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Tue., Oct. 6
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Morristown looks to address problems with new sewer system


MORRISTOWN – A closed meeting Tuesday was held by members of the town council to discuss the problems plaguing the new River Road East sewer system.

“It was productive,” Town Clerk David Murray said. “All the issues have been identified and they’re working on a solution.”

The $3.8 million sewer project that was largely completed in August has had problems documented with 21 out of the roughly 100 sewage grinder units installed.

Some grinders froze solid over the winter, despite being buried below what engineers believed was the frost line.

Because the warranty with the contractor, North Country Contractors, Henderson, is up in August, the town hopes to have the problem fixed well in advance of next winter when temperatures drop.

Village Superintendent of Public Works Kevin J. Crosby has been heavily involved in inspecting the new system and ensuring it is working properly. It was Mr. Crosby who compiled the list of malfunctioning units.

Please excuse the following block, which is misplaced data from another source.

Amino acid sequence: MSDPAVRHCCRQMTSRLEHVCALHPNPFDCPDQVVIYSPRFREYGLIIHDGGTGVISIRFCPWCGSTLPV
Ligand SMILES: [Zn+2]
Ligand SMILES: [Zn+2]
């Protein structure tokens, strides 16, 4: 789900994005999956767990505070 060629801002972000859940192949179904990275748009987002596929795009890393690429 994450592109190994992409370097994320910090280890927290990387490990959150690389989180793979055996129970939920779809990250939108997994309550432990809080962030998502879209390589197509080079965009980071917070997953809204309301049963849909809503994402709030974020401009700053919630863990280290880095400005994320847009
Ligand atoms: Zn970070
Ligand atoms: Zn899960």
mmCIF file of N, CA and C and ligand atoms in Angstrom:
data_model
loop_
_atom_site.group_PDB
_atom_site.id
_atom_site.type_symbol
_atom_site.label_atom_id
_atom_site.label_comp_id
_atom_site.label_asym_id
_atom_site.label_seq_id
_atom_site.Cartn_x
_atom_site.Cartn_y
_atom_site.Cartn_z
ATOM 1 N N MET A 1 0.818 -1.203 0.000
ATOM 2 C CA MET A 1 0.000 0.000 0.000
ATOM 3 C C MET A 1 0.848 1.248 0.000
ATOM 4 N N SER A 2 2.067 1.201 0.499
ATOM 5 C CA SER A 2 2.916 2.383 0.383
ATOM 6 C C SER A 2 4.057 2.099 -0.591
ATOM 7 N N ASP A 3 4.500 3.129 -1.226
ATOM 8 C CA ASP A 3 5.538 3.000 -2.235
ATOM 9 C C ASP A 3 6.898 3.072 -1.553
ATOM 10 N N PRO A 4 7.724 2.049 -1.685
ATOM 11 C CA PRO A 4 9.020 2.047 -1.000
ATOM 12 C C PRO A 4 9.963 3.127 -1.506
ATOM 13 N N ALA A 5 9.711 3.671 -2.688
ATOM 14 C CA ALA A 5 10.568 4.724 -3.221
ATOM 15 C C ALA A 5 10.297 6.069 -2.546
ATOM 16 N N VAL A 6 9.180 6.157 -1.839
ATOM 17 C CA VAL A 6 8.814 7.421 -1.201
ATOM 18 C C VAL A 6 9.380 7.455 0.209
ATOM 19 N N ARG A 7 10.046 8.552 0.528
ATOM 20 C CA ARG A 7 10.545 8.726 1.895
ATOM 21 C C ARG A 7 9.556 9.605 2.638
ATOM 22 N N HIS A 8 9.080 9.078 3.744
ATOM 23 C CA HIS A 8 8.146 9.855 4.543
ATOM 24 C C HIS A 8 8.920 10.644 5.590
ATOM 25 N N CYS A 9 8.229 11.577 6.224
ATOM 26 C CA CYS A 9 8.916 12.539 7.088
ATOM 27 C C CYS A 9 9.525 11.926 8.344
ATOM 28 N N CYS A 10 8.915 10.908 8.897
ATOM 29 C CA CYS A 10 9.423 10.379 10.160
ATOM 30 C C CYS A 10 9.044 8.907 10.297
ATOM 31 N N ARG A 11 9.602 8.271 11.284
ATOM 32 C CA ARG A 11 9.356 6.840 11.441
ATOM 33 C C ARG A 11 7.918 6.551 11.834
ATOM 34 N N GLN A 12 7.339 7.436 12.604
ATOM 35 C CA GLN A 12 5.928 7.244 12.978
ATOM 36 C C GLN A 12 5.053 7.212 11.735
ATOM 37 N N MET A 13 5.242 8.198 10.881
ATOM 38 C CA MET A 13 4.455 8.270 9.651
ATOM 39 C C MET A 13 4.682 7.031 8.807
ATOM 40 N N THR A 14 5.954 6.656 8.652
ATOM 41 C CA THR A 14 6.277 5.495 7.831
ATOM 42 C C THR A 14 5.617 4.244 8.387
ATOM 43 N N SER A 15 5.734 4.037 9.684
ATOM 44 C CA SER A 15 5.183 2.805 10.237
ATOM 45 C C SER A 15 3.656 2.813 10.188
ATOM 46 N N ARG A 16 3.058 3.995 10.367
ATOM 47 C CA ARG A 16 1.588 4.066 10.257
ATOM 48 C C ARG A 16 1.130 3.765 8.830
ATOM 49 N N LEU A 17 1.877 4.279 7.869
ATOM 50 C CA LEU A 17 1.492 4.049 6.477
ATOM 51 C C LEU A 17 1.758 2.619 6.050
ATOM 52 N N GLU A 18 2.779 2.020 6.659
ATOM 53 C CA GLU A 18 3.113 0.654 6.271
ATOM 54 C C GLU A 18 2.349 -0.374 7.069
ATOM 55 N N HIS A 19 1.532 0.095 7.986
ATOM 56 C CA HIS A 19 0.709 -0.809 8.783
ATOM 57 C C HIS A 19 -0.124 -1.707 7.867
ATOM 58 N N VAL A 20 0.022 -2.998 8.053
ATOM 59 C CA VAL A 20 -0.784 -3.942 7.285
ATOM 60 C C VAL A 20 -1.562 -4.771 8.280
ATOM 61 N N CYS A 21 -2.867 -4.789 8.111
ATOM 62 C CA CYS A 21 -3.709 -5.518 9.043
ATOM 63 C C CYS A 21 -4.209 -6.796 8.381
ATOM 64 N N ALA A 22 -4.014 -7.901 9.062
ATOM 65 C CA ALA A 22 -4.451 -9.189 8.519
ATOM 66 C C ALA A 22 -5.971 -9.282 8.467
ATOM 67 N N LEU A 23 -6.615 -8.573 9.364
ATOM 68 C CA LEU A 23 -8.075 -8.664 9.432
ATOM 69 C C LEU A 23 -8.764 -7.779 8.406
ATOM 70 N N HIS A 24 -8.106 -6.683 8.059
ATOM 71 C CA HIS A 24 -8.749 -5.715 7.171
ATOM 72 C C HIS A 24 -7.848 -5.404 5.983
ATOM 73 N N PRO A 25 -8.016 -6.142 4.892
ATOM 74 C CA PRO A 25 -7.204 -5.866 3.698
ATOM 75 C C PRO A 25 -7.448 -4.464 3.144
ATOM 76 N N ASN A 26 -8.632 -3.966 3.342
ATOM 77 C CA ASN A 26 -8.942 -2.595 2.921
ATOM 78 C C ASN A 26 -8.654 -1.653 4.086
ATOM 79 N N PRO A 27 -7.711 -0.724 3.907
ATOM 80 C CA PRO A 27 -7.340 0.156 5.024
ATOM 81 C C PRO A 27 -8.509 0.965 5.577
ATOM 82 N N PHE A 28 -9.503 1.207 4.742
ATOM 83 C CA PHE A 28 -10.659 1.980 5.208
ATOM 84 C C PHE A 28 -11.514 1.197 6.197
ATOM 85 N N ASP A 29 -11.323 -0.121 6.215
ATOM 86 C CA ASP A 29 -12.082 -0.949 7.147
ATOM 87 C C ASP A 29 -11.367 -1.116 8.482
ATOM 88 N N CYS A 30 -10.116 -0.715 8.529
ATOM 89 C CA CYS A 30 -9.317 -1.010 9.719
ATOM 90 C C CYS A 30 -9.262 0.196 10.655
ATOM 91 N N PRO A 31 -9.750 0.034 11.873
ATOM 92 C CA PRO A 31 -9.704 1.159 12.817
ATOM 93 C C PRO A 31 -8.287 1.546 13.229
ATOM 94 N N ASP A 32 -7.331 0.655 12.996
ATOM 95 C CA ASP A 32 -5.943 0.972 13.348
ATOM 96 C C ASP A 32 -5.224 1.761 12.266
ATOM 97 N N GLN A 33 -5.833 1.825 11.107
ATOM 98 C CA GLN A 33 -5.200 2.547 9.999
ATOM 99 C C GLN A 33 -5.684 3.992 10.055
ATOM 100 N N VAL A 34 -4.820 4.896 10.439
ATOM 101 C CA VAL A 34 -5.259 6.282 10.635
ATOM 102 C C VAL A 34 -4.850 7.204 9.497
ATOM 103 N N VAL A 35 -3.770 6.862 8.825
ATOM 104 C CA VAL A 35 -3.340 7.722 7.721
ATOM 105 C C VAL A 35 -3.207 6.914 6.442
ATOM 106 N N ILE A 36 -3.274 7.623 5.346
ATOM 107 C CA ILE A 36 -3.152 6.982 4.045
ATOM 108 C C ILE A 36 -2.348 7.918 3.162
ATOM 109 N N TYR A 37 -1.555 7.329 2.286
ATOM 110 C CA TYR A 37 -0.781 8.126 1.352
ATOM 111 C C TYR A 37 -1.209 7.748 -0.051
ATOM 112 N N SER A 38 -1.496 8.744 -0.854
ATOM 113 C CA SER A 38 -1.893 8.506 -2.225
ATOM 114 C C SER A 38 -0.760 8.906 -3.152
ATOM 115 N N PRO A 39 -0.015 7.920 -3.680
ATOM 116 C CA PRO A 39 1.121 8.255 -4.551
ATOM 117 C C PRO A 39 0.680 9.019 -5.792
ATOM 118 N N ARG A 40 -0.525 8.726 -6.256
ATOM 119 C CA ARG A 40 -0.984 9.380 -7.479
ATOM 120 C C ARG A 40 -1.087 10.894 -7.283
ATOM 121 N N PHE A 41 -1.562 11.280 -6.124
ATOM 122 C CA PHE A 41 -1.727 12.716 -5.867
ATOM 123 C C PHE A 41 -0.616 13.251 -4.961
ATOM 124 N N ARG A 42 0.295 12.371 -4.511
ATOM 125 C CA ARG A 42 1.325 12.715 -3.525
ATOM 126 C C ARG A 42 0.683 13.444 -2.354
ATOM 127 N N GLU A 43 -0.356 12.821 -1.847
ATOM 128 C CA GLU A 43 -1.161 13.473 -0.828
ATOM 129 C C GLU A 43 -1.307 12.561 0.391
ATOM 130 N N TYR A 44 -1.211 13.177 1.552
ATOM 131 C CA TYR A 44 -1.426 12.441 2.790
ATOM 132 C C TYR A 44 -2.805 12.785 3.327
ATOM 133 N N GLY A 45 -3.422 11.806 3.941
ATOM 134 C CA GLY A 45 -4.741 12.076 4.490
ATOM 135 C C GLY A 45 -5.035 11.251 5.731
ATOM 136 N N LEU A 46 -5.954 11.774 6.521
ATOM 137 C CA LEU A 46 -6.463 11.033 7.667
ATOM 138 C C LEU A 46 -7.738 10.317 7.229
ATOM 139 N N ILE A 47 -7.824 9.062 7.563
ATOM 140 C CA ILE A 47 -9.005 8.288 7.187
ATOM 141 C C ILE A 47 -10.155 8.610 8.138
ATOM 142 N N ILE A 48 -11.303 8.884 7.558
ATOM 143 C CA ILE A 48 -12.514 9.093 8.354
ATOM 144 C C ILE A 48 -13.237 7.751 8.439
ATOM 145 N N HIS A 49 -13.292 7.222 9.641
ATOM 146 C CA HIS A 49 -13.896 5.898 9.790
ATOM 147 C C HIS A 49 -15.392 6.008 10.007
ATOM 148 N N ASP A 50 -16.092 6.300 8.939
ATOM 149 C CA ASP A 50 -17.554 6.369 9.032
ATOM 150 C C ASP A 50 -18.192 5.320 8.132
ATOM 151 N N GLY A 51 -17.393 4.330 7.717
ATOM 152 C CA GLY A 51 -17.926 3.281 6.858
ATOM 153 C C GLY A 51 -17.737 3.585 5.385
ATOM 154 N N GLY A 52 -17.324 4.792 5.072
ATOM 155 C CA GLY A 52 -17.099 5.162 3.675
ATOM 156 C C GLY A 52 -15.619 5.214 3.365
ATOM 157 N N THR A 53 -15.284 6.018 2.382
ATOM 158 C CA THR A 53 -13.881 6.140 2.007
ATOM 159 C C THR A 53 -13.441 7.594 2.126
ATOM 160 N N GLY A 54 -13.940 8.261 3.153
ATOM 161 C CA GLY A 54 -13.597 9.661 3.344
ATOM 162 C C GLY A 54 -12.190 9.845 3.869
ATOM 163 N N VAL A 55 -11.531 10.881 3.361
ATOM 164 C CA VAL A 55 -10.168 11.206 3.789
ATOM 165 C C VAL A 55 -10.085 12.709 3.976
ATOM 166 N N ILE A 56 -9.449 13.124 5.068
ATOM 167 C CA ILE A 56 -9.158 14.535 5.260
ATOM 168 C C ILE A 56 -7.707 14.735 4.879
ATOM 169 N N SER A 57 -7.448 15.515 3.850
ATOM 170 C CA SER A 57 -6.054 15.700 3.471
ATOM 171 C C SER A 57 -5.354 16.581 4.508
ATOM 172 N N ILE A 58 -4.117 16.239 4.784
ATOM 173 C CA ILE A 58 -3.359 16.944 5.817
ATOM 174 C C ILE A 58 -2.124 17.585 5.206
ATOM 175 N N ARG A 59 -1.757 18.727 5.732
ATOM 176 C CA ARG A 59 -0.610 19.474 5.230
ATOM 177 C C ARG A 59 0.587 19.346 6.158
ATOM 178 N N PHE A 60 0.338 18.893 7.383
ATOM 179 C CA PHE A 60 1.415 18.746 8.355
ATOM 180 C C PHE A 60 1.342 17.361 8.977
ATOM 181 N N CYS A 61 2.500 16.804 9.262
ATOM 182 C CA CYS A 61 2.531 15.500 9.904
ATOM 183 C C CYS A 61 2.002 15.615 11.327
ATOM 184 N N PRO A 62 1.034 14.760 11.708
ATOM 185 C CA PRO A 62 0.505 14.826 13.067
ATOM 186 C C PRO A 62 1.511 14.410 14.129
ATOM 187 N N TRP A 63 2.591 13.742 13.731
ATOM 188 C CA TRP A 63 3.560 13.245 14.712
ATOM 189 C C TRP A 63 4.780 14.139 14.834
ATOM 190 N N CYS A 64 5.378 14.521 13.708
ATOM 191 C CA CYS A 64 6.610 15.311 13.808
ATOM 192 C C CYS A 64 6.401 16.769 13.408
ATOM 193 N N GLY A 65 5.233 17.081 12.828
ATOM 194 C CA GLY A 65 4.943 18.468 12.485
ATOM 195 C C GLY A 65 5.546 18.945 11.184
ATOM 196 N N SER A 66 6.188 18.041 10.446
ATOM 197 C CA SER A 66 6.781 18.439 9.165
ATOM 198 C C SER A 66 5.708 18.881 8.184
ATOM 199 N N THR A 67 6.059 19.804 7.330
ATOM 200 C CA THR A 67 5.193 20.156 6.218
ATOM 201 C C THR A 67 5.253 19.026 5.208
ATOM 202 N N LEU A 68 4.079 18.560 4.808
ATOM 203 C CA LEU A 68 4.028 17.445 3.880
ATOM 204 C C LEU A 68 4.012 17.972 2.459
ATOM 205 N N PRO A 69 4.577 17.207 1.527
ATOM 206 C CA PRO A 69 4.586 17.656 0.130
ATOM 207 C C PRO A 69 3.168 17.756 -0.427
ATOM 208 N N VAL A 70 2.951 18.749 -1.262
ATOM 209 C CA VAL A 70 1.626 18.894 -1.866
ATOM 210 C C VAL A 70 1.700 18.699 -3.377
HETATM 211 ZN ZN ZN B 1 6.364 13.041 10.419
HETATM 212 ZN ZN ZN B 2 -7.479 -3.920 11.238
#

Mr. Crosby sat in on Tuesday’s meeting where the town “had a list of problems, and we went through them one by one.”

Mr. Crosby said the meeting was attended by Timothy A. Burley, partner at C2AE in Canton, who oversaw the engineering of the project.

Mr. Burley could not be reached for comment Thursday or Friday.

The meeting was also attended by representatives of North Country Contractors and the grinder manufacturer, E/One Sewer Systems.

Mr. Crosby said the process of engineering fixes to the freezing grinder units will begin soon.

“Hopefully their corrective action will solve the problems,” he said.

If the problem isn’t solved by August, however, the town will be left figuring out how to pay for further work. While the grinders themselves have a two-year warranty, the cost of any work to install new units after August will be left to either the users or the town.

Mr. Crosby said he isn’t sure who will be responsible for paying for broken units in the future.

Town Supervisor Frank L. Putman could not be reached for comment Thursday or Friday.

Now that warmer weather has arrived, Mr. Crosby said there haven’t been any further complaints about the sewer system.

“I’m hopeful that the fixes they put in will solve the problem,” Mr. Crosby said, adding that part of the solution will be educating the public on how to winterize the new system if they leave for the winter.

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